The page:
A drug being touted as a safer alternative for treating pain than more powerful prescription opioids is contributing to an increasing number of overdose deaths in West Virginia.
The number of fatal overdoses related to the nerve-pain drug gabapentin — sold by Pfizer under the brand name Neurontin — jumped from three in 2010 to 109 in 2015.
The increase has prompted a West Virginia Board of Pharmacy committee to recommend making gabapentin a controlled substance in the state. That would allow the pharmacy board to track prescriptions for gabapentin.
“It’s showing up in cocktails of drugs that are showing up in overdose deaths,” said Mike Goff, a pharmacy board administrator who oversees the state’s drug-monitoring database.
Addicts mix the drug with opioids or muscle-relaxants and anti-anxiety medications. The combination creates a euphoric high and can cause an unintentional overdose.
“Sometimes, they have prescriptions for all of them,” Goff said.
Last year’s gabapentin-related overdose deaths are expected to eclipse the 2015 total. The fatalities are still being counted. Gabapentin overdoses have increased each year since 2010.
If state lawmakers pass a bill that makes gabapentin a controlled substance, pharmacies would have to report prescriptions for the drug, and the state could monitor the number of pills prescribed each year.
“Right now, we don’t know the volume of the drug,” Goff said.
Ohio started requiring pharmacies to report sales of gabapentin on Dec. 1.
The U.S. Food and Drug Administration has approved gabapentin to treat seizures and pain caused by shingles. Some veterinarians also use it to treat epilepsy and seizures in dogs and cats.
But a recent study — first reported by Pain News Network — found one out of five people taking the drug are using it illegally. More than half took it with an opioid and about a quarter with an opioid and a muscle-relaxant or anxiety medication such as Xanax, according to researchers at ARIA Diagnostics.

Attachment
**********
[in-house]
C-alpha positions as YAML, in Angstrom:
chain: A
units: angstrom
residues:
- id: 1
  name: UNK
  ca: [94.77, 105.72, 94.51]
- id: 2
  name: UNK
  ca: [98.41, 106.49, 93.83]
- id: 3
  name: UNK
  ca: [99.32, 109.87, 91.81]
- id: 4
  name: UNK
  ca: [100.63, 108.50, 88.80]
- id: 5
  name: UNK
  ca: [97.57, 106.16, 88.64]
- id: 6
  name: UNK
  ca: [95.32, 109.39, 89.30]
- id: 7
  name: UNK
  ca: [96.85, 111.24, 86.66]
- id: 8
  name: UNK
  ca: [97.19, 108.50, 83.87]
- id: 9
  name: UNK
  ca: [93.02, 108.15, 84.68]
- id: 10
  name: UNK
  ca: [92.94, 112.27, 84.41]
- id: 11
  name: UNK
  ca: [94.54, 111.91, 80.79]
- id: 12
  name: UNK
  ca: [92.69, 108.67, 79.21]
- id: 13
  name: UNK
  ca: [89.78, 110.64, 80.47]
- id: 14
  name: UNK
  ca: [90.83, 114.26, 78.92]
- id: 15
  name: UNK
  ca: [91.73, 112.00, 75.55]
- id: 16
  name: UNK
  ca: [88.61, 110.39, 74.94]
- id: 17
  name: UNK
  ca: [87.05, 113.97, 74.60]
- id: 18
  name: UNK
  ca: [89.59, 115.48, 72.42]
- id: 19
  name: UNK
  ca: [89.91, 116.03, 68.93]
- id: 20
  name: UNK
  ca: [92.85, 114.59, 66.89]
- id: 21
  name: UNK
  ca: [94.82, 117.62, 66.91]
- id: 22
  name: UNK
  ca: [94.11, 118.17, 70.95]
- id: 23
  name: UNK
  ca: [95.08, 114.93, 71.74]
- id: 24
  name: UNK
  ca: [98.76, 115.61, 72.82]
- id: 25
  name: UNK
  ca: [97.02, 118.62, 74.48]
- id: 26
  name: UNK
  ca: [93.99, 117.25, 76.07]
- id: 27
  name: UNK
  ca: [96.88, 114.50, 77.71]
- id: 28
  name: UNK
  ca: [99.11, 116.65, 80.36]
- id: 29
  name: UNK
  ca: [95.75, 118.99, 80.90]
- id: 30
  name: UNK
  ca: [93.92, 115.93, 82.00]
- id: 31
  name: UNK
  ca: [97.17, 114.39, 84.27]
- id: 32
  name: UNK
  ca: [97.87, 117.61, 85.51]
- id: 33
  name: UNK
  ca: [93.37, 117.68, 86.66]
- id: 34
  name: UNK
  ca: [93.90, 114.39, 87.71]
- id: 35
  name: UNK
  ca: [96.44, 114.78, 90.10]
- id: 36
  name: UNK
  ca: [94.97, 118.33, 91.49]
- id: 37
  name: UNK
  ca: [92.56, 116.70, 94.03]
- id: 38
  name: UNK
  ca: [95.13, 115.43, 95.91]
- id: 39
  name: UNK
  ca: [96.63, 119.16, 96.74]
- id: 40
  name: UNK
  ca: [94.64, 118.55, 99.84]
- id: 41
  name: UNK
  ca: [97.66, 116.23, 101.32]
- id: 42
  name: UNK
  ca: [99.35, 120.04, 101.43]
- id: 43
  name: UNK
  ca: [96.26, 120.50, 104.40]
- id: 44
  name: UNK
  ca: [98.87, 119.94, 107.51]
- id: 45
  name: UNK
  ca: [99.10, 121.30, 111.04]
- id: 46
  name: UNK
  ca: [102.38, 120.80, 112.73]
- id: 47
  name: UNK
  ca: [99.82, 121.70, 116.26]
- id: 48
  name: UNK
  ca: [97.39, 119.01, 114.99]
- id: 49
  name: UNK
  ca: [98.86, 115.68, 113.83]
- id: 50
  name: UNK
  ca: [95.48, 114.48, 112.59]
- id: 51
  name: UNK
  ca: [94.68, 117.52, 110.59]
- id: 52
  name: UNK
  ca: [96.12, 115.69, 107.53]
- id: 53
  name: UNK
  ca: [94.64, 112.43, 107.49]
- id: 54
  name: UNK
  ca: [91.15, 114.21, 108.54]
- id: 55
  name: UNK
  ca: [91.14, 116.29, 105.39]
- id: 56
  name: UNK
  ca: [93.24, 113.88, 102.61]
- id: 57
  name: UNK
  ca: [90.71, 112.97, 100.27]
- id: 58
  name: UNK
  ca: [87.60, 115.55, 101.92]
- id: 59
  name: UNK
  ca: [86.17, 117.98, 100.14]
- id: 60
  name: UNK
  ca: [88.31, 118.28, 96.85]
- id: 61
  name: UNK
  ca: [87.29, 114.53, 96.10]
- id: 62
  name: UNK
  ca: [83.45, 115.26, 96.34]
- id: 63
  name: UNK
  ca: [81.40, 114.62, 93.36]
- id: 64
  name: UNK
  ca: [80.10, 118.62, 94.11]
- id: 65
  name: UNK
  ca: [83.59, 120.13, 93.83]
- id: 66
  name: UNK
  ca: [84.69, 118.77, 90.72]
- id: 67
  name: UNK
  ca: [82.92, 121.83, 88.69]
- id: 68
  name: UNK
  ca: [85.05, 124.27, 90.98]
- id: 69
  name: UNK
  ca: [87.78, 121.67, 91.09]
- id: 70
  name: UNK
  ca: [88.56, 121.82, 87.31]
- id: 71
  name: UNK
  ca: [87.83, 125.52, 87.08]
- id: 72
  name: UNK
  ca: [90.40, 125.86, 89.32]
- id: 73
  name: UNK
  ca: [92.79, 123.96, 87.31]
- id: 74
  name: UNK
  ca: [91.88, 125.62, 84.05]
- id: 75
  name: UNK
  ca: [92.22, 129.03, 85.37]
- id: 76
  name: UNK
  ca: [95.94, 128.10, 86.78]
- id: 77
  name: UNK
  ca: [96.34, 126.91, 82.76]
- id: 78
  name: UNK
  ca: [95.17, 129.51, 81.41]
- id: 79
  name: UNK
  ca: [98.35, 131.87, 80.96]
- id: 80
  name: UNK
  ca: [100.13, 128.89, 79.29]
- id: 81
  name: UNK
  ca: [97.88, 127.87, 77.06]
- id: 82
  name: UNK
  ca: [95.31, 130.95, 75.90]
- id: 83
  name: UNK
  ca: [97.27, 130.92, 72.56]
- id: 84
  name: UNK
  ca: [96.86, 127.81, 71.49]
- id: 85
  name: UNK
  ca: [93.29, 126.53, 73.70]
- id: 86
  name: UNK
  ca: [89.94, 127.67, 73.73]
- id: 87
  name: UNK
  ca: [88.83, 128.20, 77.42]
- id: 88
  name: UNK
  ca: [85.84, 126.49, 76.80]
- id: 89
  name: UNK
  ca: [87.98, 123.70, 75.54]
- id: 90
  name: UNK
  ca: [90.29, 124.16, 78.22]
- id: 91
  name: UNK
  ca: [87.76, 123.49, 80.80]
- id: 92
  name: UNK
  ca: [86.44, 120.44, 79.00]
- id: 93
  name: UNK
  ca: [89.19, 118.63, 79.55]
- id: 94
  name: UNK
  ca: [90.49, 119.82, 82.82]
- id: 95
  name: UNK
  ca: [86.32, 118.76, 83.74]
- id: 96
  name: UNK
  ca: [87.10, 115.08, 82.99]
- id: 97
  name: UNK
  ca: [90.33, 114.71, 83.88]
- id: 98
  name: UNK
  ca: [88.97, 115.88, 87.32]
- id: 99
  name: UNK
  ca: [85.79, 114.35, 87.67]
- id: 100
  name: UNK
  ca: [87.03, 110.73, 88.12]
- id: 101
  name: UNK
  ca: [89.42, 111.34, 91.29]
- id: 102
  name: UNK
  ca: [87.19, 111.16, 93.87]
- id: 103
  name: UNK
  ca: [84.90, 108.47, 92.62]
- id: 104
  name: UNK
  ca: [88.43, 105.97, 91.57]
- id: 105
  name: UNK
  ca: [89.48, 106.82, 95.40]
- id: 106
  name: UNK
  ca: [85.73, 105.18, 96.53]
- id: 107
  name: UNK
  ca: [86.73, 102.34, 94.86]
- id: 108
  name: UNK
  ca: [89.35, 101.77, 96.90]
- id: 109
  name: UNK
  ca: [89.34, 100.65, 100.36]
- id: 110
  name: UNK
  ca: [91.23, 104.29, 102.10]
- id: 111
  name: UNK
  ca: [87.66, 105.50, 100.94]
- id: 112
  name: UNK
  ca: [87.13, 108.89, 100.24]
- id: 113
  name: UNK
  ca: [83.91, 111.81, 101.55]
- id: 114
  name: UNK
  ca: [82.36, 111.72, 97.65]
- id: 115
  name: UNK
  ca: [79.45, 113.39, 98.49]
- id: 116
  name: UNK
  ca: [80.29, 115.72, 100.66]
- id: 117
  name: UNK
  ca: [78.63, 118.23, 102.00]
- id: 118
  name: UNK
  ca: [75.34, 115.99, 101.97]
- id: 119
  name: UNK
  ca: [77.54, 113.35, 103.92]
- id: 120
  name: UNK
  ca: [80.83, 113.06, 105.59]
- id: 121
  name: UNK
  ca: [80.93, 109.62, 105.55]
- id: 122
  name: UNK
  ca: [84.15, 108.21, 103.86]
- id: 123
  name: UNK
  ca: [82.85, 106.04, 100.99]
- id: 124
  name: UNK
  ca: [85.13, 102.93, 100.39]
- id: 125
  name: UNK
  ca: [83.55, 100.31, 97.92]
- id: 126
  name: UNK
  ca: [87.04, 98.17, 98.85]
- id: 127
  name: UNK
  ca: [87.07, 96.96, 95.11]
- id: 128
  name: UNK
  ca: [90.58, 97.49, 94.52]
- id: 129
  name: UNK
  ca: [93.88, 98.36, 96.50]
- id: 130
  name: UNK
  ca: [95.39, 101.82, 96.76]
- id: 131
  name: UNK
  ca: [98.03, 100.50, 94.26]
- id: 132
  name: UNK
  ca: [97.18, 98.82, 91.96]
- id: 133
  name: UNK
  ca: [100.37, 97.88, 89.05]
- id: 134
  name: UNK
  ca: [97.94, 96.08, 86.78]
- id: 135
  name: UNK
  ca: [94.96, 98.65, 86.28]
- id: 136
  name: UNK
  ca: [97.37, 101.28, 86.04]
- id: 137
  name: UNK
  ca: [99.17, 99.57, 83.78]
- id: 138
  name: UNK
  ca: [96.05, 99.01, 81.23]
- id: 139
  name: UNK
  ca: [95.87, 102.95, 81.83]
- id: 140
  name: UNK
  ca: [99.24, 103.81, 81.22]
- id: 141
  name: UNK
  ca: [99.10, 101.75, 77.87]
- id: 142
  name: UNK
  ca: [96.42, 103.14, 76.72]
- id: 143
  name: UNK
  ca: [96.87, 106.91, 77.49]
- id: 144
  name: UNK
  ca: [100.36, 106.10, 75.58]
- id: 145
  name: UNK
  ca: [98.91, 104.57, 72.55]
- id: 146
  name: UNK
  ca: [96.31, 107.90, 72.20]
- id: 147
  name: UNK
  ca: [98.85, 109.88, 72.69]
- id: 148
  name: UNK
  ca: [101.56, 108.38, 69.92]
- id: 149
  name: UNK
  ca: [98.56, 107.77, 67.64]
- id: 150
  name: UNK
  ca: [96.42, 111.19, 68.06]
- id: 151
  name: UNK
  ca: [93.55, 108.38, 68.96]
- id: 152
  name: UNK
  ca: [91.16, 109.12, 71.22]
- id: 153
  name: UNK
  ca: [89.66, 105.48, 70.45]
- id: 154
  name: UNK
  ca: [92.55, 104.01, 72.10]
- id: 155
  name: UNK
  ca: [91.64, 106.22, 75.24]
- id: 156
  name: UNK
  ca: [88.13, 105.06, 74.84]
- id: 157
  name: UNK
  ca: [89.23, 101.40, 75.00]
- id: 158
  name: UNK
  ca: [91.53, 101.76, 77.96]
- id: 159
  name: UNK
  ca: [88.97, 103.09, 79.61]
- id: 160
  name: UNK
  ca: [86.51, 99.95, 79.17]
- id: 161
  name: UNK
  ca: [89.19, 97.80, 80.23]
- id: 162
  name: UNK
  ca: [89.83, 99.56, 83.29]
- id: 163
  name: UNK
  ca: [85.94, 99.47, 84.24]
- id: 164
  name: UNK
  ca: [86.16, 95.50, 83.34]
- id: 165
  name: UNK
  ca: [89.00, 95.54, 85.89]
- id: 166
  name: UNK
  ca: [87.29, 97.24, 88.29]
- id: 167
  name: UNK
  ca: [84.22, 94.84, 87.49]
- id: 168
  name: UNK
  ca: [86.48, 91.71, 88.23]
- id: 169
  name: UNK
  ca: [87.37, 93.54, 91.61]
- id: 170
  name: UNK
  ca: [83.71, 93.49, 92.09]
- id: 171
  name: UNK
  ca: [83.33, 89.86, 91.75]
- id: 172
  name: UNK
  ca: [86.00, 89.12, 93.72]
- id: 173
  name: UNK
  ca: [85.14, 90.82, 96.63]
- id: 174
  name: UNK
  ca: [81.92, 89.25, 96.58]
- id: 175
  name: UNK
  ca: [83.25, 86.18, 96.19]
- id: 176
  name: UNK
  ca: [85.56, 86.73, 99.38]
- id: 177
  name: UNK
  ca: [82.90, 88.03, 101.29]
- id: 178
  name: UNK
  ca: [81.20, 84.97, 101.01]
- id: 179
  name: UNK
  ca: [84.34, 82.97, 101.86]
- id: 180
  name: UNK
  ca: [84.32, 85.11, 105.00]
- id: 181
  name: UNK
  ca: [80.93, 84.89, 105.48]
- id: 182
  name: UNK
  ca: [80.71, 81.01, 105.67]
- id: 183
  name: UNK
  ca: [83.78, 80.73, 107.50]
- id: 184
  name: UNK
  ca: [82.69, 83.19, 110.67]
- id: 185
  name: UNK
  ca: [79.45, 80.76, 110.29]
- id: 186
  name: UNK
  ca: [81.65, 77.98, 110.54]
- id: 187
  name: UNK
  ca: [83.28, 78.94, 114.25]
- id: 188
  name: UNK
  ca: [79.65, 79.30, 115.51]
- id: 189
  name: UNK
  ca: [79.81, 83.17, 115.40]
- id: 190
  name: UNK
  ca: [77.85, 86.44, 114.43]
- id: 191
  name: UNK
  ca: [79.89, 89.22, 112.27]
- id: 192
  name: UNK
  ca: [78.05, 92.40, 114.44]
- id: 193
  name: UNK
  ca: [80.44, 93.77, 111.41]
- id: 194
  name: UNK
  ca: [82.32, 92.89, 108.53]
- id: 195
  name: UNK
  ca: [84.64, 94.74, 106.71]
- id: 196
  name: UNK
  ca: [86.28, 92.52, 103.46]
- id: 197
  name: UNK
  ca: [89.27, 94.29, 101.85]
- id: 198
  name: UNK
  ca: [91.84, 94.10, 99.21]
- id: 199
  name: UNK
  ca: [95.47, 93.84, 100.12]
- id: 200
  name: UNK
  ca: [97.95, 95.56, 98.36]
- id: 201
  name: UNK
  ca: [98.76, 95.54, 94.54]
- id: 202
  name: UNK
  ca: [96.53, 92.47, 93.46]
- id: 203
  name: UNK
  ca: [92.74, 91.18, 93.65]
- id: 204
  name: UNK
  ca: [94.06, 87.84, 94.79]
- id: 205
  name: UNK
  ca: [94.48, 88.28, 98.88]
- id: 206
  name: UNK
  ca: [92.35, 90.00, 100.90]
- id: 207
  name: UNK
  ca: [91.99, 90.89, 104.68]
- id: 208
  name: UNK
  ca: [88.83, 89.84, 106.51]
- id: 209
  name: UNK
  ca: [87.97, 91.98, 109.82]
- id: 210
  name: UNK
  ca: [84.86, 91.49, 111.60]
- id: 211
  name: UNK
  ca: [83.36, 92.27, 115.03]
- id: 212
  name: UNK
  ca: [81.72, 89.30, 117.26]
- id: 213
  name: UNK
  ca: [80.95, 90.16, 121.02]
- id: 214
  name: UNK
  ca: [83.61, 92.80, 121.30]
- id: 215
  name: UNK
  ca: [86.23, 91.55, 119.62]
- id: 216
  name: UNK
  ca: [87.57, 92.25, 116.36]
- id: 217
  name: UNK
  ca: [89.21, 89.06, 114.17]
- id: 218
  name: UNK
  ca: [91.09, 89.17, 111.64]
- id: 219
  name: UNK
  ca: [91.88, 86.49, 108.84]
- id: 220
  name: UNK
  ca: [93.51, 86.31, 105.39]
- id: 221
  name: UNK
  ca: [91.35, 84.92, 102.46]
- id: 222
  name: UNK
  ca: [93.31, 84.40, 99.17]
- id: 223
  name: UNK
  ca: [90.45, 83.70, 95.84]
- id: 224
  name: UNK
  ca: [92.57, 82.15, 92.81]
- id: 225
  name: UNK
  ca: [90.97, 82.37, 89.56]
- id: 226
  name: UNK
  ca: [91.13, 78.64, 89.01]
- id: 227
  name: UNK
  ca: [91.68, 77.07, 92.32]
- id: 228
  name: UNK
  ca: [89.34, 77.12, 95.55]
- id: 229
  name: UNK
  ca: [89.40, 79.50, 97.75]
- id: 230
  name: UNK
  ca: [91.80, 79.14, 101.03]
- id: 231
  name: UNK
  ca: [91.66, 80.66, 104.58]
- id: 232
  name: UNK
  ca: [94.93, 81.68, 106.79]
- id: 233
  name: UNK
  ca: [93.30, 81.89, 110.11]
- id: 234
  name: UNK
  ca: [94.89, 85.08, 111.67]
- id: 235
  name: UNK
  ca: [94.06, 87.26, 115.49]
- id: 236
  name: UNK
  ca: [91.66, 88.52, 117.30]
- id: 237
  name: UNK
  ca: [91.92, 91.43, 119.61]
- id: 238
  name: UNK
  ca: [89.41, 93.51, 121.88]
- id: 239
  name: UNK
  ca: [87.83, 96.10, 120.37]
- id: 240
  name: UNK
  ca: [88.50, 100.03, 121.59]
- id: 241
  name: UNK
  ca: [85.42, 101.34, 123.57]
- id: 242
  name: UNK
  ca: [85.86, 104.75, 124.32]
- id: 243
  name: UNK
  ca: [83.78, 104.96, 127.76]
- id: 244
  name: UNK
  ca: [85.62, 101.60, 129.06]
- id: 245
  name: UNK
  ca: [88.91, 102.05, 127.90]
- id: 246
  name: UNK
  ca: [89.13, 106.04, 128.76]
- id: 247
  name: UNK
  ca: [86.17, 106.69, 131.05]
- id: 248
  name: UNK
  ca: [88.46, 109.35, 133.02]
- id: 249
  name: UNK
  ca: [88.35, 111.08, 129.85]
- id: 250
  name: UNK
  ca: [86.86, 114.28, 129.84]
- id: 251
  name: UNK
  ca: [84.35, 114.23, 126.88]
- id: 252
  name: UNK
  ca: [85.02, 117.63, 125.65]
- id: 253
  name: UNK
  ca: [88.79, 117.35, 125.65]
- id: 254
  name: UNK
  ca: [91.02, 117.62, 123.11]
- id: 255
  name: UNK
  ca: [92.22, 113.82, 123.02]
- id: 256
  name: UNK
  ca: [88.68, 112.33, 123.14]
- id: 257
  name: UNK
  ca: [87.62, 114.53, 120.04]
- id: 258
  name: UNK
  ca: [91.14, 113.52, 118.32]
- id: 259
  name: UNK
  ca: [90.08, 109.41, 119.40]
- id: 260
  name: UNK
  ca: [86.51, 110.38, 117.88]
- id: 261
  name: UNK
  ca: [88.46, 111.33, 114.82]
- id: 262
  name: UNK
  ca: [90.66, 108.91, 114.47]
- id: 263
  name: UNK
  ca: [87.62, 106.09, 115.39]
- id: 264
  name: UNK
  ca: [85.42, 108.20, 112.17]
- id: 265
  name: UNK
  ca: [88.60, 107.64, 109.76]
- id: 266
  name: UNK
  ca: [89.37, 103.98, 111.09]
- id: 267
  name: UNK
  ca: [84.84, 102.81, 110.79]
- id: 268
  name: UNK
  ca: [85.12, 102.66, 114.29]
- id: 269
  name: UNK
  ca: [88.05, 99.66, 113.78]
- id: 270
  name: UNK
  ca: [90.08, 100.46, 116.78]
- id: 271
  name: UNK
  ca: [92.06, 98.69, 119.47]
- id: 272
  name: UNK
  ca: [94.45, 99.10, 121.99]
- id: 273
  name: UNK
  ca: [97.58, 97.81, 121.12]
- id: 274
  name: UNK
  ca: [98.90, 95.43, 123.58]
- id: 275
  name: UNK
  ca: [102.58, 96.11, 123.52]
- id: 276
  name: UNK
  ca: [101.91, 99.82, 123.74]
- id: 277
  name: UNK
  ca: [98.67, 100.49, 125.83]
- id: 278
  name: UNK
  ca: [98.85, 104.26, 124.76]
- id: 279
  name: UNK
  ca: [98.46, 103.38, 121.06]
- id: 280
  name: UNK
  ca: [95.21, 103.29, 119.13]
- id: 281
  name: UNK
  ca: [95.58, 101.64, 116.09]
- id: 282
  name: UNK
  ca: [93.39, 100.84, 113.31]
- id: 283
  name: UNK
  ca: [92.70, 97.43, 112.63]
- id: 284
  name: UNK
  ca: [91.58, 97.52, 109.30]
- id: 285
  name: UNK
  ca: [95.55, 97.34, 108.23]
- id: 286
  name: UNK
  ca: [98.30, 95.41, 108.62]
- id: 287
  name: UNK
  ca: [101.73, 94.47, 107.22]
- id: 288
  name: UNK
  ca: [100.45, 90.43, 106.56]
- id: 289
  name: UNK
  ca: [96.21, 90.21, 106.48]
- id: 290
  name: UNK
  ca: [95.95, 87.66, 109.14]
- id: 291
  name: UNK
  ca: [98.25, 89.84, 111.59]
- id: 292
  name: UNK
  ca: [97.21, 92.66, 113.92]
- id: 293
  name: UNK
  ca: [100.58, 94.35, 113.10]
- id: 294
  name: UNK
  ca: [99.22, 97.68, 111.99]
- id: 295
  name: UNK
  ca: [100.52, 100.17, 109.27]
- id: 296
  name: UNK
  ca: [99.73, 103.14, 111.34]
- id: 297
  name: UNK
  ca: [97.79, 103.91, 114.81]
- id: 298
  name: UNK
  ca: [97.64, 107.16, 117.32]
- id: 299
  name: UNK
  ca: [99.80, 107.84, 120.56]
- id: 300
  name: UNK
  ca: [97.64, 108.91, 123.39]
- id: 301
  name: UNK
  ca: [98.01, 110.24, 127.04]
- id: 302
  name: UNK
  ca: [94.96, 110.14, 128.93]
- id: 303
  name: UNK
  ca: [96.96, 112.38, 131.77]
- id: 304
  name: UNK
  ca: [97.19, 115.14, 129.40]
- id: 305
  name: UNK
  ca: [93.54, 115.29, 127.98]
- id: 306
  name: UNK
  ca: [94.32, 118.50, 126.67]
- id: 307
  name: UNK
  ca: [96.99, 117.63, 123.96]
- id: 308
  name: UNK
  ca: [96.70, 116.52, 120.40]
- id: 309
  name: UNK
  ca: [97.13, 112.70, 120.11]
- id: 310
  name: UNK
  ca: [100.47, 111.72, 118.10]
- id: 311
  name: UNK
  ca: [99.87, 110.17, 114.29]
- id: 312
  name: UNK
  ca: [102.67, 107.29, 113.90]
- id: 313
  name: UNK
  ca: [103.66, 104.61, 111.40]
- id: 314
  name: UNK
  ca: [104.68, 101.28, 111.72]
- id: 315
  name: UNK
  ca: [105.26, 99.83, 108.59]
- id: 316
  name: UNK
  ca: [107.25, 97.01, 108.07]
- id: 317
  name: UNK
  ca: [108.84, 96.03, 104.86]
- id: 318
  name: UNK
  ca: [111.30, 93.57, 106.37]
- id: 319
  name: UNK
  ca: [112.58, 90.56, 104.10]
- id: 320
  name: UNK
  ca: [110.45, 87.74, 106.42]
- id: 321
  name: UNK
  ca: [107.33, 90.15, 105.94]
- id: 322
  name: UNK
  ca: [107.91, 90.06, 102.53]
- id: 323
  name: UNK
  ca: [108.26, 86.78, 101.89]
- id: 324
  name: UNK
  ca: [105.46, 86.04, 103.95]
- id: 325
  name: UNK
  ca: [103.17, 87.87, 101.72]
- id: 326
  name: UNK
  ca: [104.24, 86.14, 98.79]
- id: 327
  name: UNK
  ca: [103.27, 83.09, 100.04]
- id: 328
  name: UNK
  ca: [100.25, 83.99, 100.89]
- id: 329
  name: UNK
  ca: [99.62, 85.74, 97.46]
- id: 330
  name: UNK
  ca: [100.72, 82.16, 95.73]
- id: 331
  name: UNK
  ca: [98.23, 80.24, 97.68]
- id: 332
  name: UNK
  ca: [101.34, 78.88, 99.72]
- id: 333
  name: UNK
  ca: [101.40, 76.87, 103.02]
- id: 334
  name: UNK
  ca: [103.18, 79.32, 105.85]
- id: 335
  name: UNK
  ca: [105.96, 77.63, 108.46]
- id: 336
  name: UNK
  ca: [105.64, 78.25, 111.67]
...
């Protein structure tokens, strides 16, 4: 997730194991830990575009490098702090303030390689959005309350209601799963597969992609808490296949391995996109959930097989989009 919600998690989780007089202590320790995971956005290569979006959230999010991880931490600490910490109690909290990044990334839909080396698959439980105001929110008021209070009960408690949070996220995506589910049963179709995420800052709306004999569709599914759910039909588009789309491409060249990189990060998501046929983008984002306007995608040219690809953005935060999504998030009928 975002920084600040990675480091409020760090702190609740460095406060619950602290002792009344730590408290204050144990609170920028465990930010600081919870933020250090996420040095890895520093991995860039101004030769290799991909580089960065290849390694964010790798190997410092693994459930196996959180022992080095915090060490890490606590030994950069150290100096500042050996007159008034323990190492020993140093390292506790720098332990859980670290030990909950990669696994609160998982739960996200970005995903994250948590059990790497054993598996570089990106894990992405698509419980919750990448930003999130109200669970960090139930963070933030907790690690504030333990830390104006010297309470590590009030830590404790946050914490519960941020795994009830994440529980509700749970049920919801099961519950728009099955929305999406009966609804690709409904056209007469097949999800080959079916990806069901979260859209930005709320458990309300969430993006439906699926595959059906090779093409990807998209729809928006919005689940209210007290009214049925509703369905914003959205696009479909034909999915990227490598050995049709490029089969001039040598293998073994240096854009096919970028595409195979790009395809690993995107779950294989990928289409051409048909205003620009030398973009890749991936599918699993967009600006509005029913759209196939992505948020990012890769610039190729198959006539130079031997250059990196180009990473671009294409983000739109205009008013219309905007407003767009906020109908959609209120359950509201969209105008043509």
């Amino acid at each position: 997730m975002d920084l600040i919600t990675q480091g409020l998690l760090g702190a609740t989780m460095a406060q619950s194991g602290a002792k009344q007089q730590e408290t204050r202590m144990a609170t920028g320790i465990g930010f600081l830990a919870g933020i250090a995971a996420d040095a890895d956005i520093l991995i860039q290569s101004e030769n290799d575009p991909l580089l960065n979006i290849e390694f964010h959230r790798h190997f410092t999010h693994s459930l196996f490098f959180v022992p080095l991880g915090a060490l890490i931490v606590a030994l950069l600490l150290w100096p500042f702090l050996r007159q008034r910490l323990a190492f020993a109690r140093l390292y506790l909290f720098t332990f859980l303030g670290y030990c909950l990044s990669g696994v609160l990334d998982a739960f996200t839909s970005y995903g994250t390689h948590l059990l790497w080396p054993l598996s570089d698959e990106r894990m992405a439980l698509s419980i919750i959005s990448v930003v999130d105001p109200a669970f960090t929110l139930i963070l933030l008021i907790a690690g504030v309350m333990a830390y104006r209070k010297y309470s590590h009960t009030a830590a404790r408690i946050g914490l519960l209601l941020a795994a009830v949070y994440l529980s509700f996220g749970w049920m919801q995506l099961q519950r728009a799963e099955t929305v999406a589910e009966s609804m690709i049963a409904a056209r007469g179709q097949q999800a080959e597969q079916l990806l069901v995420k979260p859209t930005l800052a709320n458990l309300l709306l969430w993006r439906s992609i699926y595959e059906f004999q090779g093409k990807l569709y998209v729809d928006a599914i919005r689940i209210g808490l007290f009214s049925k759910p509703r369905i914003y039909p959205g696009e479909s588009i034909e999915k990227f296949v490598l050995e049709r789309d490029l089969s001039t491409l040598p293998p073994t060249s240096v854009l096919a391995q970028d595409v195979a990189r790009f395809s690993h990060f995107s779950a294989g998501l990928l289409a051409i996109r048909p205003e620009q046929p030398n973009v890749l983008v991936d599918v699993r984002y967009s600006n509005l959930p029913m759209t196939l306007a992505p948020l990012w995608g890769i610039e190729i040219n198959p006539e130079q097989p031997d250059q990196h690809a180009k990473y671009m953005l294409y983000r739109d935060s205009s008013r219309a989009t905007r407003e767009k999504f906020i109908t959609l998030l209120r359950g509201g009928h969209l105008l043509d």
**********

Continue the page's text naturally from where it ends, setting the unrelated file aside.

A separate report by IMS Health found prescriptions for gabapentin increased 42 percent over the past five years nationwide. The U.S. Centers for Disease Control and Prevention has promoted the drug as a safer alternative to prescription opioids.
The West Virginia pharmacy board spotlighted the increase in gabapentin-related overdose deaths in the agency’s annual report released last week.
Other trends cited in the report:
n The number of controlled substances dispensed in West Virginia decreased by 12.7 million last year — and by 30 million over five years. The number of hydrocodone pills dispensed statewide dropped by nearly 4 million last year, while oxycodone doses decreased by 4.5 million.
The opioid painkiller tramadol has increased from less than 1 million pills in 2011 to 35.7 million last year. Tramadol has fewer federal restrictions than hydrocodone and oxycodone.
“It’s way less potential for abuse, way less diversion,” Goff said.
n West Virginians seeing multiple doctors and frequenting multiple pharmacies over a short period of time — a practice called “doctor shopping” — decreased 75 percent during the past two years.
The pharmacy board sends letters to pharmacists and physicians about suspected doctor-shoppers.
“It’s not an accusatory letter,” Goff said. “It’s an informational letter.”
n The number of health professionals who use the state’s controlled substance database has doubled during the past two years. Doctors tap the database to check patients’ past prescriptions.
n In West Virginia, 731 people — a record number — fatally overdosed on drugs in 2015. The state Medical Examiner’s Office has counted 717 drug overdose deaths so far in 2016, but the number is expected to increase — and likely surpass the 2015 total — after the office finishes tallying last year’s overdose deaths. The official count should be completed by March.
Fentanyl and heroin are the leading causes of overdose deaths. Hydrocodone- and oxycodone-related overdoses were highest between 2007 and 2014.
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